When someone proposes that thought, many others express incredulity at such an idea. It’s as if people asking the question, “Does health care have to be outrageously expensive?” could be compared to someone asking “Is the Pope Catholic?” While there are situations in which the provision of medical care can become very expensive as in the case of heart attacks, strokes, critical injuries, etc., those are situations in which huge amounts of resources are required to save a person’s life and help them recover. That is what catastrophic medical insurance was always intended to do.
Then there are surgical procedures that can be quite expensive, but they do not necessarily have to be. Let’s just use the example of a hip or knee replacement. These procedures are often needed when someone’s arthritic condition has deteriorated to being “bone on bone.” I know personally how painful this can be because I experienced it with both my hips and needed to have them both replaced. Fortunately, medical science has made great inroads to replacing the bad joints and giving those with that condition a new lease on mobility and life.
However, joint replacements are not known to be cheap, and costs vary wildly.
I recently read an article that was published in February of 2013, but not much as changed since then. The article is entitled, “How Much Will Your Surgery Cost? Finding Out Cost of Hip Replacement Surgery is a Confusing Uphill Battle: Study,” which was credited to the Associated Press (1). The study the article discussed was published in the Journal of the American Medical Association Internal Medicine.
According to this article, researchers conducted a study of 122 hospitals in every state to find out how much a hip replacement would cost if performed on a healthy 62-year-old woman who was not covered by any insurance, but could pay out-of-pocket. According to this study, 15 percent of the hospitals contacted never provided even an estimate of a price, even after as many as five calls. The article reported that researchers were able to obtain cost information from approximately half of the hospitals contacted that included both the physician and hospital charges.
The study found that costs for hip replacement surgery could be as little as $11,000 or as much as $126,000.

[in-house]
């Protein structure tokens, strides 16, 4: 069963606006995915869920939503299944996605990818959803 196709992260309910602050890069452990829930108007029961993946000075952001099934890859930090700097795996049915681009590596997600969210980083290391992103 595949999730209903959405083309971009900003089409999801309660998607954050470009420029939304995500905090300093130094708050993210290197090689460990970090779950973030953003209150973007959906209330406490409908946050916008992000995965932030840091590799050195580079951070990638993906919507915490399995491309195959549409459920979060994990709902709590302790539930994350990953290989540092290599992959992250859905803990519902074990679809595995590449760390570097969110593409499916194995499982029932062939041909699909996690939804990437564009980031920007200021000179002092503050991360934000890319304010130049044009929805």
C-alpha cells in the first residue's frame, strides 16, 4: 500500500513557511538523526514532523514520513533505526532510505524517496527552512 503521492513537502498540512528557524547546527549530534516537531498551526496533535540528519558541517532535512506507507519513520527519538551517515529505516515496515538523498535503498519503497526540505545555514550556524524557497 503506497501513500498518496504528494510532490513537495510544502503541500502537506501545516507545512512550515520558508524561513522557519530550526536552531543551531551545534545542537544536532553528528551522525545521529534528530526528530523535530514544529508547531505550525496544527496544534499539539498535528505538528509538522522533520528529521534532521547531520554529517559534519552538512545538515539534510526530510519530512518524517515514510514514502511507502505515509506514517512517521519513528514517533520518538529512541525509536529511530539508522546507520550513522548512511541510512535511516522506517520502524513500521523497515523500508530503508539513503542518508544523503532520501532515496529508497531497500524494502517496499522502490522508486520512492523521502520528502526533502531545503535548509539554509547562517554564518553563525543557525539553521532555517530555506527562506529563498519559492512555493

The Associated Press wrote that American Hospital Association spokeswoman Marie Watteau commented on the study published in JAMA. She is quoted as saying, “hospitals have a uniform set of charges. Sharing meaningful information, however, is challenging because hospital care is unique and based on each individual patient’s needs.”
Really? It seems as if, especially in these times when patients even face high deductibles along with a responsibility for what is known as co-insurance, if they are insured, that hospitals could look at typical charges on a hospital bill for a total hip replacement and at least provide a ballpark figure with a disclaimer that complications could increase that cost.
It is interesting that a number of ambulatory surgery centers have begun to post transparent bundled pricing for many non-emergent surgeries. For example, at Cedar Orthopaedic Surgery Center, the cash price for the replacement of one hip joint is $17,500 (including the surgeon’s, facility, and anesthesiologist’s fees as well as the cost of the hip implant, initial consultation, and in-surgery radiology). This price is posted on COSC’s website. At Surgery Center of Oklahoma, the cost of a hip replacement is posted as $25,000 (which also includes the surgeon’s, facility, and anesthesiologist fees as well as the initial consultation). Each facility has a clear pricing disclaimer that enumerates any possible charges that are not included as part of the cash package as well as what is included, so there should be very little in the way of surprises. And yes, both of these facilities treats each patient as a unique individual.
So why is it so difficult for hospitals to provide at least a reasonable ballpark figure for costs? Well, I’ve given you quite enough to digest for today so I will cover that subject in my next post on health care issues.
Congress and President Trump are both apparently revisiting the issue of repealing and replacing Obamacare. And I say, “Good!”